Frankincense in perfume
Frankincense was one of the three treasures given to Baby Jesus. Also known as olibanum, frankincense is actually a resin from the Boswellia sacra tree, which grows in the Dhofar area of Oman, as well as Yemen. Once exclusively reserved for kings and queens, Frankincense has been used in religious ceremonies and burial rituals for thousands of years. Ancient Egyptians called it the Sweat of Gods.
Harvesting from the Boswellia sacra trees begins early April as the temperature rises and the sap flows more easily. Harvesters cut small incisions into the bark, causing it to ooze white milky sap. The sap solidifies into a gum over 10 days which the farmers scrape. After about 5 years of tapping, the tree is left to rebuild for 5 years.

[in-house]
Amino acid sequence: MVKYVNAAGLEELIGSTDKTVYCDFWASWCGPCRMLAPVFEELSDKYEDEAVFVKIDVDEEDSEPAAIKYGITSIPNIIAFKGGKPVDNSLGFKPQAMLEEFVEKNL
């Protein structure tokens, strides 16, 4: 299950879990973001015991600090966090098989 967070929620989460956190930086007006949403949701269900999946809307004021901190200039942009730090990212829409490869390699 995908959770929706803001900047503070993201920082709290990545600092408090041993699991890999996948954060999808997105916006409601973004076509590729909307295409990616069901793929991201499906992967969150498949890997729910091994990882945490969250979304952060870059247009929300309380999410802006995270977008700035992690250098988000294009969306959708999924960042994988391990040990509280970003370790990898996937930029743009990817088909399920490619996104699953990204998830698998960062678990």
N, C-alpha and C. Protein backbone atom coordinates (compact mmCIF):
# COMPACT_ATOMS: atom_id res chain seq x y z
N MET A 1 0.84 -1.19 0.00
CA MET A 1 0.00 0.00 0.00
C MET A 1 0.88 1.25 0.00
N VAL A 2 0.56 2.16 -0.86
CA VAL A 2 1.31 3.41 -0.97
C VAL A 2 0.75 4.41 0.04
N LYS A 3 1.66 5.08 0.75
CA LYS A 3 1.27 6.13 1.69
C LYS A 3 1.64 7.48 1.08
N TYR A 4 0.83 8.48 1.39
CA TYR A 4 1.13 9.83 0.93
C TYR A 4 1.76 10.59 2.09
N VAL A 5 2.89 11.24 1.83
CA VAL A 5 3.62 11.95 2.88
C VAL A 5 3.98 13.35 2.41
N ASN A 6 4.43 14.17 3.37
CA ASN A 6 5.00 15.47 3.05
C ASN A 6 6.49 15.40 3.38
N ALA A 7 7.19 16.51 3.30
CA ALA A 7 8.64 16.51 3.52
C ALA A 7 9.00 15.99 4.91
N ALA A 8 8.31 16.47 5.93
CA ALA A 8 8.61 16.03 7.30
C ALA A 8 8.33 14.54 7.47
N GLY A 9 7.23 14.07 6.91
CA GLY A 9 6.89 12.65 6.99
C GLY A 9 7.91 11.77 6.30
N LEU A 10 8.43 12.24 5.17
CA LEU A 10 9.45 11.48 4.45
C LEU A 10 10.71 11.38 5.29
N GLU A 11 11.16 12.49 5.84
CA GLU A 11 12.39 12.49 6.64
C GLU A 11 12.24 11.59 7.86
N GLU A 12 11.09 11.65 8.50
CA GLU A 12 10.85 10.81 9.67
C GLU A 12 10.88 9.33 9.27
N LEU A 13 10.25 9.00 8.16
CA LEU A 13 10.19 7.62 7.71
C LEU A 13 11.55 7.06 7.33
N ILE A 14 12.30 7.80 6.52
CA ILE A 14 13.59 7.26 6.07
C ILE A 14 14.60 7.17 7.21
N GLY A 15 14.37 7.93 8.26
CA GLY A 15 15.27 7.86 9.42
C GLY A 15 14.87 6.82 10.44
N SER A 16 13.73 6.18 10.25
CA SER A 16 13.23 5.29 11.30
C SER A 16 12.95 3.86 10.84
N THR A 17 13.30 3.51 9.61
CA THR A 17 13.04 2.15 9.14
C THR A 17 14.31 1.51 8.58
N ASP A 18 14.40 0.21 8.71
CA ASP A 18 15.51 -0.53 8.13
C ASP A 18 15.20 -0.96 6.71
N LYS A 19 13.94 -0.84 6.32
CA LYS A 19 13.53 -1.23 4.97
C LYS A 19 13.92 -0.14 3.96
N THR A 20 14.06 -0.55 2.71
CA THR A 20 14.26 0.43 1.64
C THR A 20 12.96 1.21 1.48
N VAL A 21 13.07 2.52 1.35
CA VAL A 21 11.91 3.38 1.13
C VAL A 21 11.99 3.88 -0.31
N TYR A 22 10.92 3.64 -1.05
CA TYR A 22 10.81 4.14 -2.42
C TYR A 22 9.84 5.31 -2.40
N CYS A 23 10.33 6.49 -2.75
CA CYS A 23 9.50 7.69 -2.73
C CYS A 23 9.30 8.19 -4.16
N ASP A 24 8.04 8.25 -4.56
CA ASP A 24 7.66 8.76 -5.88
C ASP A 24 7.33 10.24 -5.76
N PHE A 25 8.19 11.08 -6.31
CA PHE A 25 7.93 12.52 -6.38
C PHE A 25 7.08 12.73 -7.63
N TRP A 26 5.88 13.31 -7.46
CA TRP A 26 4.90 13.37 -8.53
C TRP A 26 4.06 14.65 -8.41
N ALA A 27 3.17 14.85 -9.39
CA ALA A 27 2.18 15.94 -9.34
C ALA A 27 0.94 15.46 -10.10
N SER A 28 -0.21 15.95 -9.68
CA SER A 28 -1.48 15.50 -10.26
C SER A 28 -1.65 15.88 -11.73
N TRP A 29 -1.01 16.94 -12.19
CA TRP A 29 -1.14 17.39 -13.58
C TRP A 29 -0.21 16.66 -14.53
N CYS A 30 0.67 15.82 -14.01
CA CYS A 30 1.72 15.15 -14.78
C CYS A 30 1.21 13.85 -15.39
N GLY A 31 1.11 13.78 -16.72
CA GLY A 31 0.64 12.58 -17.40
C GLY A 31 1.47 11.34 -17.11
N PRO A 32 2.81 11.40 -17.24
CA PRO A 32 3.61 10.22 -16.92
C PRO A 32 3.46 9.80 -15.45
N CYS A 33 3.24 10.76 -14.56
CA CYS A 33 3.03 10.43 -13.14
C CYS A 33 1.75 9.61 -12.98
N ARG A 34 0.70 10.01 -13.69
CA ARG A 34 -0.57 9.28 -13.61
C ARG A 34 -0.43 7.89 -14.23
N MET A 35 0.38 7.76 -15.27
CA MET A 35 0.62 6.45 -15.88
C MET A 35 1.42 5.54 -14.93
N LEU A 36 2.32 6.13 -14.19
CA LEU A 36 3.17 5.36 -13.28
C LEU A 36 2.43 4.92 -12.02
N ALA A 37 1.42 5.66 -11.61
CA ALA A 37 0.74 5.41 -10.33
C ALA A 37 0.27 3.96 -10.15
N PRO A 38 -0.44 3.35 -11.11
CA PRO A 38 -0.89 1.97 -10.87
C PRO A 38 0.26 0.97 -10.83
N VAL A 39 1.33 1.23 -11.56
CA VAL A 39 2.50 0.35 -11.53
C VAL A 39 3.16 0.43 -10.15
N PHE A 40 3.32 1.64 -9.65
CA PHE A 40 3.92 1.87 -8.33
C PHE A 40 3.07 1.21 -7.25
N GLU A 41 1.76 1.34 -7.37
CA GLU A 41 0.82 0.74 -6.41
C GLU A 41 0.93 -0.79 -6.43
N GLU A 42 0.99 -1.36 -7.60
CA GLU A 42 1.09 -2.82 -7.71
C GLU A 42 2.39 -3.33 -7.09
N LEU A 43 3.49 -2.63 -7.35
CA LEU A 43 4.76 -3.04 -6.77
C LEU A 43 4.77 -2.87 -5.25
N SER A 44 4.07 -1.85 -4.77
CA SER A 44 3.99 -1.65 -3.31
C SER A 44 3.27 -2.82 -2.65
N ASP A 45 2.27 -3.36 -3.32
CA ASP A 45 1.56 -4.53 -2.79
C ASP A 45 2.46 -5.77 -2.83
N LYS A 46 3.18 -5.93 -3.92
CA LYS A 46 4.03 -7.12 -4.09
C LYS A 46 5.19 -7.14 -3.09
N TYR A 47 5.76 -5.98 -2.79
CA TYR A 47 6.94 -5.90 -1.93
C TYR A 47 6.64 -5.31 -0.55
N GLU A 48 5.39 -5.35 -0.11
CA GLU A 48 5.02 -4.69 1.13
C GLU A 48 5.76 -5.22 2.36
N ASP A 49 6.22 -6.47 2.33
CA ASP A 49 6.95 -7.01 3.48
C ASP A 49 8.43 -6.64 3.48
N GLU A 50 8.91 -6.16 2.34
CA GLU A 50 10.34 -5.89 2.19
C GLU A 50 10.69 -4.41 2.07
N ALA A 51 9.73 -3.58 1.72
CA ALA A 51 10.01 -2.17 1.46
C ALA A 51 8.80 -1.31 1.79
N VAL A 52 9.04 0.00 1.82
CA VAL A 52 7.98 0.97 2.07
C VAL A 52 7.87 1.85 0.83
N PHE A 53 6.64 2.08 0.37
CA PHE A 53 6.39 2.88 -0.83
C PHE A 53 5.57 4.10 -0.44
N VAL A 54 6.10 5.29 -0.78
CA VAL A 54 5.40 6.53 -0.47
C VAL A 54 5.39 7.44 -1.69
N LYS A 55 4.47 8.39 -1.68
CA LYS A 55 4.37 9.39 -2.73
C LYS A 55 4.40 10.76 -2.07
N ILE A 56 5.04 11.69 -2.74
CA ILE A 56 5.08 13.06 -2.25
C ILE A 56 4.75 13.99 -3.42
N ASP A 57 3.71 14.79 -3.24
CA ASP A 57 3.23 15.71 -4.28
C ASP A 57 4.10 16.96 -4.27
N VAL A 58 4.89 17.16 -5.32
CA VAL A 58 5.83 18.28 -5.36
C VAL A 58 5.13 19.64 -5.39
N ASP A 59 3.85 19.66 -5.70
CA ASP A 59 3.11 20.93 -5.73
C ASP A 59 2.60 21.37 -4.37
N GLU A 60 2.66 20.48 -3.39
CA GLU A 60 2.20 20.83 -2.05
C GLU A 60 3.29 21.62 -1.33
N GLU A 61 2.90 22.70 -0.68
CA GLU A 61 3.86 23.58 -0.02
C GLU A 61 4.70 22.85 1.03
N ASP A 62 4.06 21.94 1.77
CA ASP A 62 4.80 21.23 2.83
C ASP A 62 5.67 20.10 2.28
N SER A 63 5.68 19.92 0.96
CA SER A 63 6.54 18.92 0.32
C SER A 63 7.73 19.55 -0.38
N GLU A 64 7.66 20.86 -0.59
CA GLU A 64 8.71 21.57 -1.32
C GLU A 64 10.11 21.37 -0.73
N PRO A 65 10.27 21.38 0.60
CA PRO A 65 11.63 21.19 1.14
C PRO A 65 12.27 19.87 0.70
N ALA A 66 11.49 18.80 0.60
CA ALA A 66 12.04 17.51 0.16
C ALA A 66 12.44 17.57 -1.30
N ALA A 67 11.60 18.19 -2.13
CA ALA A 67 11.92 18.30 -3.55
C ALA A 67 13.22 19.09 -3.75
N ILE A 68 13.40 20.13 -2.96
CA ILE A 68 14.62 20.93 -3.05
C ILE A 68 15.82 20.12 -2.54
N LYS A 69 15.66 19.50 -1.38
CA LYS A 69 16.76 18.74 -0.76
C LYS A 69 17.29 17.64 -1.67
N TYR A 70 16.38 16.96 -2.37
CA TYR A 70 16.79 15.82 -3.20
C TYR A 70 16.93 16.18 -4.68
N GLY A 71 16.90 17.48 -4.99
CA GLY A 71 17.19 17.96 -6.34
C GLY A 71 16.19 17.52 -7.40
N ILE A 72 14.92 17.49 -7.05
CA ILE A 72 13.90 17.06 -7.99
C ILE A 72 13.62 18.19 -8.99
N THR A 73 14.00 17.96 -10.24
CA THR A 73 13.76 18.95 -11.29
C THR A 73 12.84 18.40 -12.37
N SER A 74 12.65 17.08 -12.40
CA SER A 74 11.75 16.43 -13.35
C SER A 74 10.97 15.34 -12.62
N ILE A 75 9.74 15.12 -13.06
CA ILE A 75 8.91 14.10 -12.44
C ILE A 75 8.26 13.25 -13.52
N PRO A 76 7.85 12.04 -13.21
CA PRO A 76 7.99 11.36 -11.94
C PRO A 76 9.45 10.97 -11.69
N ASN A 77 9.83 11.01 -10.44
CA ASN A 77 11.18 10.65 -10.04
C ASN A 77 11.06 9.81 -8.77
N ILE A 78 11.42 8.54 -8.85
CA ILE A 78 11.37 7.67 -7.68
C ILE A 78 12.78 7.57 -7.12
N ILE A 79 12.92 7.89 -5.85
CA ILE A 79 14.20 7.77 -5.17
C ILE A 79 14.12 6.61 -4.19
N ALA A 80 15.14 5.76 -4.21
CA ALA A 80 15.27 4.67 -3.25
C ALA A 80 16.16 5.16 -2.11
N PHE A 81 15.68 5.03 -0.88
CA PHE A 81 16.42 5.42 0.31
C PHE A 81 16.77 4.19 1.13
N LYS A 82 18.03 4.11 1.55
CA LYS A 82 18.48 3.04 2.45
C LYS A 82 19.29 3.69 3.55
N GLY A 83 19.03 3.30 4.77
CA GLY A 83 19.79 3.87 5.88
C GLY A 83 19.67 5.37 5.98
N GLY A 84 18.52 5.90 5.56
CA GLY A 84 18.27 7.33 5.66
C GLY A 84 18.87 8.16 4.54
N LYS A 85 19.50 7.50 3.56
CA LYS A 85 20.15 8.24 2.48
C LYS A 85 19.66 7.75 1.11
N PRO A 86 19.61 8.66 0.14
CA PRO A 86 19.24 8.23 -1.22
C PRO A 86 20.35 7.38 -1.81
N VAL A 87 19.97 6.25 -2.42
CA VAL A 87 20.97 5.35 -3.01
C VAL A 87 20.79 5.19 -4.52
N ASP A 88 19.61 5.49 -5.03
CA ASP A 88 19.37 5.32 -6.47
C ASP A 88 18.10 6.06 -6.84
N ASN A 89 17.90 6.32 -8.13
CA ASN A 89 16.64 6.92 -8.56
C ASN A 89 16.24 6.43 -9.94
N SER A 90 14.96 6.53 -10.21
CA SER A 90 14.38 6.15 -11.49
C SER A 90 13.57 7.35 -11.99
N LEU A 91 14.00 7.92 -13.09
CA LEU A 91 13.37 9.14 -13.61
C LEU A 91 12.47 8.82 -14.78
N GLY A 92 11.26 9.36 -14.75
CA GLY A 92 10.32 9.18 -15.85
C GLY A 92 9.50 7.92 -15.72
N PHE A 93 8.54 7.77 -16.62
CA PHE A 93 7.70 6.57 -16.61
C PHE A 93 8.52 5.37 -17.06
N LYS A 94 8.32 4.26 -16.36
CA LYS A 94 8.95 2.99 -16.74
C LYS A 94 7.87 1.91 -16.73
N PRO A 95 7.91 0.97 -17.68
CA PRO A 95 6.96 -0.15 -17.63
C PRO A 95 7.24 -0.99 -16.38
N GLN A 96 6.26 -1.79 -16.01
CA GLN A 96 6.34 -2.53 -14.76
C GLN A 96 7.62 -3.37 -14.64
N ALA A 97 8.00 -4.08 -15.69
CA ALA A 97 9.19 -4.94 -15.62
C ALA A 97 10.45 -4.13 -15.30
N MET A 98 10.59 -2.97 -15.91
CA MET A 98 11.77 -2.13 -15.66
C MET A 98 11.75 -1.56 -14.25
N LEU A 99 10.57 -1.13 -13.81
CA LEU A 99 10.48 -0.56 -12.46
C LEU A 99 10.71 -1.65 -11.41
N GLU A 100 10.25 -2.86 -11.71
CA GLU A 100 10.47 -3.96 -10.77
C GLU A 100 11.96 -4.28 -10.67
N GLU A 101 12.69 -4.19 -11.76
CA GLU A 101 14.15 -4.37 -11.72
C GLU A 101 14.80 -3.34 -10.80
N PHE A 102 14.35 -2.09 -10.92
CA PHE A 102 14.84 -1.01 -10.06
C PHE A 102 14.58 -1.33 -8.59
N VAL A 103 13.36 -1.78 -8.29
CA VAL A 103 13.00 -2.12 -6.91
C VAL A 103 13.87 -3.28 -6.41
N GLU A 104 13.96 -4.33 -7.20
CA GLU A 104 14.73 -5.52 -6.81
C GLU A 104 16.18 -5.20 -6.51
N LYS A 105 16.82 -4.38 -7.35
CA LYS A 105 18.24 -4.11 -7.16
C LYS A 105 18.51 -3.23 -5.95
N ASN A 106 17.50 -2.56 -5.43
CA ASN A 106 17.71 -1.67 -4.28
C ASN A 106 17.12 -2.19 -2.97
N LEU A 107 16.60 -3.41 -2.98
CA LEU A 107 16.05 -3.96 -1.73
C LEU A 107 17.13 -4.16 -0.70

Frankincense is a powerful ingredient – an alluring musky scent. It’s been used for 6000 years as a perfume and panacea. The value of Frankincense resin is determined by its colour, clump size and oil concentration. The most valuable grade, known as hojari, comes from a narrow, dry microclimate belt of the Dhofar Mountains just beyond reach of the summer monsoon that blankets the tip of the Arabian Peninsula in mist. Frankincense has been heralded as treating many ailments throughout history from wounds to throat infections. It is burned for energetic purification and the whirling smoke is said to ascend directly to heaven. Frankincense is an integral part of the Omani culture and a treasured ingredient in perfume.